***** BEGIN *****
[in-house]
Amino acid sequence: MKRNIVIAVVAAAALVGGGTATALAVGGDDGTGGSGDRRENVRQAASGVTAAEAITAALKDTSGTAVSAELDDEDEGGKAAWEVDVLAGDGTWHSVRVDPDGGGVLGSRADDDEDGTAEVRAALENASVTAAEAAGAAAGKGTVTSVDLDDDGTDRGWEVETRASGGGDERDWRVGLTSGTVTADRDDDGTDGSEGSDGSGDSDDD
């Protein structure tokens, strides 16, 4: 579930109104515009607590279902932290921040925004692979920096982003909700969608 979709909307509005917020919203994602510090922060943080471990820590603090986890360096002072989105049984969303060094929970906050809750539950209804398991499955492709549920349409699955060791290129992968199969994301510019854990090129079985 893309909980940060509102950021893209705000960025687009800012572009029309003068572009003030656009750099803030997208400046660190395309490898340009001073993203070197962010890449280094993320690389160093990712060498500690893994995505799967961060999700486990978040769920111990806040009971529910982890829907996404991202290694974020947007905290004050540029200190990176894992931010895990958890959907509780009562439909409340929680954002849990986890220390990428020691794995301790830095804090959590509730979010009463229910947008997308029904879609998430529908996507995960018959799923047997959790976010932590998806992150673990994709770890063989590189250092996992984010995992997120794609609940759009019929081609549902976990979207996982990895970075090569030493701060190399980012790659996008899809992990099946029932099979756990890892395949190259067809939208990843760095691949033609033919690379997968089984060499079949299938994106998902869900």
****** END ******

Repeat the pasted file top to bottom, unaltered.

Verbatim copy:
[in-house]
Amino acid sequence: MKRNIVIAVVAAAALVGGGTATALAVGGDDGTGGSGDRRENVRQAASGVTAAEAITAALKDTSGTAVSAELDDEDEGGKAAWEVDVLAGDGTWHSVRVDPDGGGVLGSRADDDEDGTAEVRAALENASVTAAEAAGAAAGKGTVTSVDLDDDGTDRGWEVETRASGGGDERDWRVGLTSGTVTADRDDDGTDGSEGSDGSGDSDDD
């Protein structure tokens, strides 16, 4: 579930109104515009607590279902932290921040925004692979920096982003909700969608 979709909307509005917020919203994602510090922060943080471990820590603090986890360096002072989105049984969303060094929970906050809750539950209804398991499955492709549920349409699955060791290129992968199969994301510019854990090129079985 893309909980940060509102950021893209705000960025687009800012572009029309003068572009003030656009750099803030997208400046660190395309490898340009001073993203070197962010890449280094993320690389160093990712060498500690893994995505799967961060999700486990978040769920111990806040009971529910982890829907996404991202290694974020947007905290004050540029200190990176894992931010895990958890959907509780009562439909409340929680954002849990986890220390990428020691794995301790830095804090959590509730979010009463229910947008997308029904879609998430529908996507995960018959799923047997959790976010932590998806992150673990994709770890063989590189250092996992984010995992997120794609609940759009019929081609549902976990979207996982990895970075090569030493701060190399980012790659996008899809992990099946029932099979756990890892395949190259067809939208990843760095691949033609033919690379997968089984060499079949299938994106998902869900």